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Shiva Ganesh Symbolism

Earlier we discussed guidance, the Christ, and mentioned an unbroken hierarchy that exists to assist every single fragment of Being on its path of choice. In this section we shall cover certain Deities as they are known in the East, and particularly their form and function. We will also take a look at what has been called the angelic and demonic hierarchies (or devas and asuras in some terminology) and go further into the nature and existence of good and evil as they are called.

Readers who retain a spiritual perspective on life, but consider references to these beings as mere figments of human imagination may like to ponder the following: Billions of species have evolved on the earth under the energy economy of the Sun. If that is the case, imagine the tremendous diversity of spiritual species that must have evolved under the energy economy of a much greater spiritual source!

Now we discussed the Unitary and Separative Principles quite early on in this body of text. By virtue of fragmentation of Being (which we also discussed), hierarchies of Being automatically come into existence.
In every fragment of Being these principles are at work to some lesser or greater degree. At the level of Man they are often perceived as two great cosmic hierarchies of Being - which man identifies as Good and Evil. While this is not a true depiction, it is nevertheless a useful abstraction. Suffice us to say that these two hierarchies, that appear to be 'at war' with each other in their lower rungs, have resulted in much of the lore that surround angels, demons and other beings of mystical origin. Certain branches of these hierarchies assist, influence, and partake of all manifestation at the planetary level, i.e. life on Earth.  Each has its own teachers, guides, leaders, workers and so forth to assist their cause.

From a higher point of view these two hierarchies have equal rights. That is, good and evil as man calls them, must co-exist by the Prime Directive. Those who choose 'good' have help available on their path. Those who choose 'evil' also have assistance equally available on that path. At the level of man, good and evil cannot be eradicated or suppressed for any indefinite periods of time. Every being must have the ability to choose its path, which is then accelerated by manifestation. This follows directly from the Prime Directive as we covered earlier. To those who are perplexed by the existence of evil, we would say this: Evil must necessarily exist, but it is a Being's choice whether or not, and how much to partake of it. By the Principle of Reflection evil must meet itself, and taken to extreme can result in the dissolution of a Being. But this does not destroy evil in itself, as it is a manifesting lower principle of the Separative Principle, and the Being in this case is only an instance of manifestation of that principle.

Many of the Beings in the above mentioned hierarchies are known and worshipped throughout various cultures that exist, and which have come and gone on the earth. Theirs forms are often of particular interest, especially as they are found depicted in the East - such as the curious human-elephantine form of Ganesh and the ornamental ascetic Shiva. It should be understood that these Beings are not part of the human life stream per se, and therefore the human form has no direct bearing on their modes of existence. Now by the Principle of Reflection every part of the human form must reflect some aspect of Being. The forms associated with these Deities are meant to convey those specific aspects of a human being that they are able to assist.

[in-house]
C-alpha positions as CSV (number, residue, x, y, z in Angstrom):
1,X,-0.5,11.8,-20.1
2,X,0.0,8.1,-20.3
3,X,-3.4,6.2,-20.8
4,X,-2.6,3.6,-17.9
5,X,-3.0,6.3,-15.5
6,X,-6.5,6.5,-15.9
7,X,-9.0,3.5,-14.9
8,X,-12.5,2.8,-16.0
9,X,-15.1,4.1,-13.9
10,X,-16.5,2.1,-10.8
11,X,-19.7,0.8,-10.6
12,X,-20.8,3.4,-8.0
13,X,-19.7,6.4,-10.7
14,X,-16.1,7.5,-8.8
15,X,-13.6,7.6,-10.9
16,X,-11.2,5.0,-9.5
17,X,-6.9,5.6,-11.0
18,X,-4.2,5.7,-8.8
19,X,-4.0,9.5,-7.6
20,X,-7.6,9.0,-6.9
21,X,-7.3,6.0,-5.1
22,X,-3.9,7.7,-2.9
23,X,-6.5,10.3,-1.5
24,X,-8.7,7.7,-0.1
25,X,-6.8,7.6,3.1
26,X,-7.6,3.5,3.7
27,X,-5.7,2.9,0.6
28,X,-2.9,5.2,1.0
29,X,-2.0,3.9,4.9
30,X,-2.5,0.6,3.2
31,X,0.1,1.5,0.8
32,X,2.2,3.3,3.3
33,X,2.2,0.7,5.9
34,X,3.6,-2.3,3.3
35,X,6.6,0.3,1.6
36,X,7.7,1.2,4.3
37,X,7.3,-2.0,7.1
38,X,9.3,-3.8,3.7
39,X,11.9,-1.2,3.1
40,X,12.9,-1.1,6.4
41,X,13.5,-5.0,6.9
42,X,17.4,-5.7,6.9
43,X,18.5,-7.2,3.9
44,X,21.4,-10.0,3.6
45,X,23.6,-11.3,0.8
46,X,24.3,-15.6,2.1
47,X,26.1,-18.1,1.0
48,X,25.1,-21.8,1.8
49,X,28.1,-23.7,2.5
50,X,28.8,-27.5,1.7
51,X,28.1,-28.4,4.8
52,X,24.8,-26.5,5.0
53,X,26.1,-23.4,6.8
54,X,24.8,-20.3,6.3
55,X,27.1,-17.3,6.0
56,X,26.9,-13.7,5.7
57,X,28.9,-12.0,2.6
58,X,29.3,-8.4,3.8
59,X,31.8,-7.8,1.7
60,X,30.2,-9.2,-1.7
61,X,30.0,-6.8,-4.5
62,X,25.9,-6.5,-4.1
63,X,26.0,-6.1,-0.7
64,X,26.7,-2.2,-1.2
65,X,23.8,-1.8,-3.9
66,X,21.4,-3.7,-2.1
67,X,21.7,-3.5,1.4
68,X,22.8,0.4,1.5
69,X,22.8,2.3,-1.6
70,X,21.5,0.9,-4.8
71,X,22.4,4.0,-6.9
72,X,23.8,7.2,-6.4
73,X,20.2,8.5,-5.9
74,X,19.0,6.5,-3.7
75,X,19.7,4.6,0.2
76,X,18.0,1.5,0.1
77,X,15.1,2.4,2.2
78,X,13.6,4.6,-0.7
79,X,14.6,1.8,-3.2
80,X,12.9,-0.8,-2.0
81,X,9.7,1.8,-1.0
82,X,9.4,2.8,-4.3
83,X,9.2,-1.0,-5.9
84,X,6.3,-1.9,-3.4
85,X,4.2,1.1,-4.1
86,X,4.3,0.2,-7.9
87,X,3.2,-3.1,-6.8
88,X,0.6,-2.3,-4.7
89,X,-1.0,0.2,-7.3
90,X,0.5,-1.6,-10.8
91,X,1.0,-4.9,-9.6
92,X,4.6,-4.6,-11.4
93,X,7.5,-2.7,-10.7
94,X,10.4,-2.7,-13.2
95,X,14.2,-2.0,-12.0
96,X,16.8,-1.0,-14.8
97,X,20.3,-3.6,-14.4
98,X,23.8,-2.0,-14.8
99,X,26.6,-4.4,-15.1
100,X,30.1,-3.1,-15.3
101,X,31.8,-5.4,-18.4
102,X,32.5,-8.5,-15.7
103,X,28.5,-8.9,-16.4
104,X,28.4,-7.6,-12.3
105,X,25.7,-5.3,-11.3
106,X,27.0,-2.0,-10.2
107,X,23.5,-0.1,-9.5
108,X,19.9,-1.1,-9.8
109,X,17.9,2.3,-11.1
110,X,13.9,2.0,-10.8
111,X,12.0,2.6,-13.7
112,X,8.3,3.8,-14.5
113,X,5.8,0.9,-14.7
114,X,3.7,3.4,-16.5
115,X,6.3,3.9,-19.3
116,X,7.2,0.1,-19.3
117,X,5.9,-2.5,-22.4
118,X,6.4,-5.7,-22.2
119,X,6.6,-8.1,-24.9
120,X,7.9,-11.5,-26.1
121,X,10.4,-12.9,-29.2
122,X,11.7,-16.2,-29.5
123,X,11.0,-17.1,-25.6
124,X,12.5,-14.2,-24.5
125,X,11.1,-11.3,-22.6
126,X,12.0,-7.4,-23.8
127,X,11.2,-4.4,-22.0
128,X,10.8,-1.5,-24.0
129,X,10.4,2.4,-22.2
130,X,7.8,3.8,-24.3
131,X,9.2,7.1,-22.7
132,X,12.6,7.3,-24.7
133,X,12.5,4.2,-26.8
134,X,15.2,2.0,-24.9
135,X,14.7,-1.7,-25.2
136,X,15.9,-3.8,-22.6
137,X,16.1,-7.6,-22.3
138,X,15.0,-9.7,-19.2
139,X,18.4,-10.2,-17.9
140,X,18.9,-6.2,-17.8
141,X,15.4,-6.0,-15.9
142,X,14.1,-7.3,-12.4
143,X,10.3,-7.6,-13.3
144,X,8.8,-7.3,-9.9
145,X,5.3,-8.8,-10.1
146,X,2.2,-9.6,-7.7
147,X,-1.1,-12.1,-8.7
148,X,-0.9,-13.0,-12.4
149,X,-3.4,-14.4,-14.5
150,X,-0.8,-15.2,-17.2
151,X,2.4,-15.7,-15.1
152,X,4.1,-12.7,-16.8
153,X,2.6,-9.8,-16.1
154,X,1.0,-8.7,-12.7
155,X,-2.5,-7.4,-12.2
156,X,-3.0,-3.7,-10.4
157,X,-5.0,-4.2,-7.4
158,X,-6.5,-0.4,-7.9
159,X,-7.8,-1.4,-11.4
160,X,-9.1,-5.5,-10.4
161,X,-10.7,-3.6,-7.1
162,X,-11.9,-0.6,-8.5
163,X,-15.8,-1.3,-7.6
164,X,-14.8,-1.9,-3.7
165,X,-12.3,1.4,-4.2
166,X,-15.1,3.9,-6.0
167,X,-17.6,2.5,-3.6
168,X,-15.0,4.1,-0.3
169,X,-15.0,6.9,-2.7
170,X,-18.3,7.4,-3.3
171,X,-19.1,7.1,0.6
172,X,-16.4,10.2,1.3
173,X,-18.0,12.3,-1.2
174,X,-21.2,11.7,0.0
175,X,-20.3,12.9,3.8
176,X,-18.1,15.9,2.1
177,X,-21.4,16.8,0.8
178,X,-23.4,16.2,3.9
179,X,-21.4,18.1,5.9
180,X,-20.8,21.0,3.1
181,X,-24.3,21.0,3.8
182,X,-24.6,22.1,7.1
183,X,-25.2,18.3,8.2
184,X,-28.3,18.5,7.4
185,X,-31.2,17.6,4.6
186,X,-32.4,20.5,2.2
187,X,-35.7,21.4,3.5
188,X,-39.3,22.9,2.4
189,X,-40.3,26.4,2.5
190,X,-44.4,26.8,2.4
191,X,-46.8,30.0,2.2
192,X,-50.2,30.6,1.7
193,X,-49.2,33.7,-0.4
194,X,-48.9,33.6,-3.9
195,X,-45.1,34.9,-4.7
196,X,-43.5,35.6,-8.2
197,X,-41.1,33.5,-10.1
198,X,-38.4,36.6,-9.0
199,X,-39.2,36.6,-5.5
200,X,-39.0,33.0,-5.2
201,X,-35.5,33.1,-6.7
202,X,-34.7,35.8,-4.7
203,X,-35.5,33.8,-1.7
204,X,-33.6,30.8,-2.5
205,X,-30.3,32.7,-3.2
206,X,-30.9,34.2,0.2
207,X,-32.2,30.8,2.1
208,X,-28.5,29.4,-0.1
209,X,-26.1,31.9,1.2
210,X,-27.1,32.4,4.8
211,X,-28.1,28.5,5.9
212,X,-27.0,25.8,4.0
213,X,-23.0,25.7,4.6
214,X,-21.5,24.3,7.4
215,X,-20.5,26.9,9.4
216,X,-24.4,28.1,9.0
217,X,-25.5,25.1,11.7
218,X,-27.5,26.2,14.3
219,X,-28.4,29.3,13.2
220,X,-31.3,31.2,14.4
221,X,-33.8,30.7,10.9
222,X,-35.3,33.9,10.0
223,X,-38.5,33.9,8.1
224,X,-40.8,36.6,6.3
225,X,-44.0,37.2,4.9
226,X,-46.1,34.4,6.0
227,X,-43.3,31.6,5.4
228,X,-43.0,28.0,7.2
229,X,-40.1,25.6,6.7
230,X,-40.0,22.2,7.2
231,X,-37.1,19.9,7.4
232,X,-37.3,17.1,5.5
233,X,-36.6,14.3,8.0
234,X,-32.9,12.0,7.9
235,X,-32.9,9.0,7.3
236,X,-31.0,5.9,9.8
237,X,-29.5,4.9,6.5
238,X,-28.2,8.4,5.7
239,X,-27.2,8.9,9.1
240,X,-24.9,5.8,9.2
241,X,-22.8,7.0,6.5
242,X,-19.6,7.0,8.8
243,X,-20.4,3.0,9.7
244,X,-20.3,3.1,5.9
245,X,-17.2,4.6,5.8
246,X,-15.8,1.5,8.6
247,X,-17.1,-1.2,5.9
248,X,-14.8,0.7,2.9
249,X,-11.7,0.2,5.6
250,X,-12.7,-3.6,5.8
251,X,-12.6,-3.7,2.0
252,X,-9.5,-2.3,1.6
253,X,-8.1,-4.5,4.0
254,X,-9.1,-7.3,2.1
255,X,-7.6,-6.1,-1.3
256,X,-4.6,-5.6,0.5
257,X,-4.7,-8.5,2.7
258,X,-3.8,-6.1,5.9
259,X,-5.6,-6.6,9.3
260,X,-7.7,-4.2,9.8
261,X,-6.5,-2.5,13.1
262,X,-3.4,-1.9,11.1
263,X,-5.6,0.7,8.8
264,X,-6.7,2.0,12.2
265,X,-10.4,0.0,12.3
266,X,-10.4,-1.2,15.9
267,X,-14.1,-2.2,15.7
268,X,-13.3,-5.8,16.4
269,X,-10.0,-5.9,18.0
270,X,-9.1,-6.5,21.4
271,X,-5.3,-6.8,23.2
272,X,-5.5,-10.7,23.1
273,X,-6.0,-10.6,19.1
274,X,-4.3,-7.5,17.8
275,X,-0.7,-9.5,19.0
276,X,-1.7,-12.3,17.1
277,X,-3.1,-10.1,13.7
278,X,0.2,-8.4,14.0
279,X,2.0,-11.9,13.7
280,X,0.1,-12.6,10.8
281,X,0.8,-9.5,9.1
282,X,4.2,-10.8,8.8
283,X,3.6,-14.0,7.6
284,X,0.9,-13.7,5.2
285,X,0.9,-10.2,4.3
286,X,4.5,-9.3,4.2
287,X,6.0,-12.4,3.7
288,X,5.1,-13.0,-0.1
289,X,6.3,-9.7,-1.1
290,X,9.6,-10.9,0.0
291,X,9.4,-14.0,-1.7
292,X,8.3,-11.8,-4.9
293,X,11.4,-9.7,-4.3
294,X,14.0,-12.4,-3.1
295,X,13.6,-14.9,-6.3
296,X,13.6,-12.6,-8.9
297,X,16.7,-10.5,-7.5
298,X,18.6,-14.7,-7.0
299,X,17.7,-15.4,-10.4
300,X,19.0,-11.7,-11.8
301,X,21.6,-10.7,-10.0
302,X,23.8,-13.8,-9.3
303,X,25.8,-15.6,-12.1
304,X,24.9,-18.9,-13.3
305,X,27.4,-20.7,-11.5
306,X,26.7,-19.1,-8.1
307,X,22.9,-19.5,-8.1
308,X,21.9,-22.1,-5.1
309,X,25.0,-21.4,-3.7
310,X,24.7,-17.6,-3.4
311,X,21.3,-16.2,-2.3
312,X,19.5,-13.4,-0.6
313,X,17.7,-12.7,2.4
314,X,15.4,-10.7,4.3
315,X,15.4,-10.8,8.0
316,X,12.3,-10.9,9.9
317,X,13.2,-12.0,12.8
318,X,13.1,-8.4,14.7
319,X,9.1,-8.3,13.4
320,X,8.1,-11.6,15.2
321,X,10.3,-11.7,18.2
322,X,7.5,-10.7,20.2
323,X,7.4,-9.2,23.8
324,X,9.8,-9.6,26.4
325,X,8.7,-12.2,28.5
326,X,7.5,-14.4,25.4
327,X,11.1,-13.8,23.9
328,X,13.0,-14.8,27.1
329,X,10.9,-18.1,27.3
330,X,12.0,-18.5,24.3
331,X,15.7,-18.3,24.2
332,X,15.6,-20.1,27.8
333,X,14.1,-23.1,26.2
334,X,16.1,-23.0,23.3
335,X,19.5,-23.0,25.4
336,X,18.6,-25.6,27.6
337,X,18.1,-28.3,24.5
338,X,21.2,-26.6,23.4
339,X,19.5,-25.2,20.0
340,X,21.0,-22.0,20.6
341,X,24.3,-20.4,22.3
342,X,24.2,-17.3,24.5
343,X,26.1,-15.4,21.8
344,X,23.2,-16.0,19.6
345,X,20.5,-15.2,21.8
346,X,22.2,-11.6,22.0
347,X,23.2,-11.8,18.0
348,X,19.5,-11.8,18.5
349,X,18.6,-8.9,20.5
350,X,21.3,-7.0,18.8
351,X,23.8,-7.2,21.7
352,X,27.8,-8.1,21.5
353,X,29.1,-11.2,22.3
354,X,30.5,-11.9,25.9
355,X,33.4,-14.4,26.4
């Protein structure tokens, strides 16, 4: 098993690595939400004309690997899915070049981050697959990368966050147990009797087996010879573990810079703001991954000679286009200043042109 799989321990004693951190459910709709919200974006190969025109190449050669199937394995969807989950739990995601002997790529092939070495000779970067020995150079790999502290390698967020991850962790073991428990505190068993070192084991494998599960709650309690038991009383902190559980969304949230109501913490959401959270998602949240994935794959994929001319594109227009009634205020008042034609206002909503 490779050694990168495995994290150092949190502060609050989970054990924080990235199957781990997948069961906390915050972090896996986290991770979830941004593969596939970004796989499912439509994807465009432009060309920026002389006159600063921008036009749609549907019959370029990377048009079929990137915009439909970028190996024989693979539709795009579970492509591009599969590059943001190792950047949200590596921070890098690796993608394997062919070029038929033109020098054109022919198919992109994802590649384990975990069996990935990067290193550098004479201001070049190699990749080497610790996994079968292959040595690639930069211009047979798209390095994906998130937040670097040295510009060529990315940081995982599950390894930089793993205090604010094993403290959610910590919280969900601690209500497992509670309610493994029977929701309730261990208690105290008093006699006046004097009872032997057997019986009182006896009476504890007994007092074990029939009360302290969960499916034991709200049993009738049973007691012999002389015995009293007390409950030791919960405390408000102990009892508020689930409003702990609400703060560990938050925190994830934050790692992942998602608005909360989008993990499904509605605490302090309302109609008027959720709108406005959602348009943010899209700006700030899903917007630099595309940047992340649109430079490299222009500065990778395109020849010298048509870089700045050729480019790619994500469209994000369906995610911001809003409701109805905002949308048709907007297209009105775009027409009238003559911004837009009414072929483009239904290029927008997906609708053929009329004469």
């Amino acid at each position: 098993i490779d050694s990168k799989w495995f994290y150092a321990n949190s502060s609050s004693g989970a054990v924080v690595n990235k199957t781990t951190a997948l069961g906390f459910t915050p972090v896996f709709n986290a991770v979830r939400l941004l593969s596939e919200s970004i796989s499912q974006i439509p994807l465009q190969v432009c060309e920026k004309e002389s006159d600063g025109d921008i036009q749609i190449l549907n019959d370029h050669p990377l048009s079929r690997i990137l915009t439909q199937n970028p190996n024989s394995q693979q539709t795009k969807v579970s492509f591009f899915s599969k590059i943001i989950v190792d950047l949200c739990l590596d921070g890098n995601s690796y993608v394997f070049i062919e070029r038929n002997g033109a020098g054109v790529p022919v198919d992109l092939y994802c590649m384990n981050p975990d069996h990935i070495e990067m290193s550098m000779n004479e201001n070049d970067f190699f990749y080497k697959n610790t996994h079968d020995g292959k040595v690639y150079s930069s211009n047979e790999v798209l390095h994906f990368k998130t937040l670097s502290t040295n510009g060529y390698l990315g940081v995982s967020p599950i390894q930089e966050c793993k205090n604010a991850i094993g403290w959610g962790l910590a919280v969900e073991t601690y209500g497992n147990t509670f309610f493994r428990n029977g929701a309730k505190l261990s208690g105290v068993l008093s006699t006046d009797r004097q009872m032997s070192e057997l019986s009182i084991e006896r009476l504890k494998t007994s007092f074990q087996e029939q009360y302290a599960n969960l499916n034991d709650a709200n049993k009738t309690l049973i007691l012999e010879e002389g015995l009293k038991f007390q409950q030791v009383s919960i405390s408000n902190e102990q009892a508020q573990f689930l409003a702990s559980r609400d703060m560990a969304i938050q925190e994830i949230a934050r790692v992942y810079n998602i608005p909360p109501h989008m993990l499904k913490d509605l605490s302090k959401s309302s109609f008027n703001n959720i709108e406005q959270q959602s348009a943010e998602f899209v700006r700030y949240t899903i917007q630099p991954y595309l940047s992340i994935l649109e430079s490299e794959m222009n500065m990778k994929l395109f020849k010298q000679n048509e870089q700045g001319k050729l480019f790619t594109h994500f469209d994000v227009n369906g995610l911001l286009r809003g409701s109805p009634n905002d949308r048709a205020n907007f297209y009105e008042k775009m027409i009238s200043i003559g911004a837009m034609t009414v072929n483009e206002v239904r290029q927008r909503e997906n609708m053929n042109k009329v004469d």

It is well known that the eyes of the human form represent the soul or higher self, which experiences duality in male and female polarities. What is perhaps not so well known is that the forehead, which lacks any manifest features, represents the overself from which the higher self arises. The nose represents the projection down from the higher self, i.e. a human personality that experiences earthly manifestation. The ears represent the need and the ability to learn. The stomach, of experiencing materialism (digesting matter) and so on. A Deity that primarily assists with the incarnational process of man, i.e. in his learning process and in meeting his various material needs as it were, can be depicted with these aspects of human life shown highlighted or exaggerated. A large nose, pointed ears, protruding teeth, a large palpable stomach and so on may be chosen for such a form. On the separative path, its deity may be depicted as dark and grotesque (i.e. a demon). On the unitary path, one may use the benevolent and agreeable symbol of the elephant headed Ganesh for its deity. It is not by accident that Ganapati is often invoked in the East for a child's initiation into the learning process, and for various needs of a material nature. Ganesh is also associated, in the kundalini system, with the base or root chakra  that represents earthly needs and passions.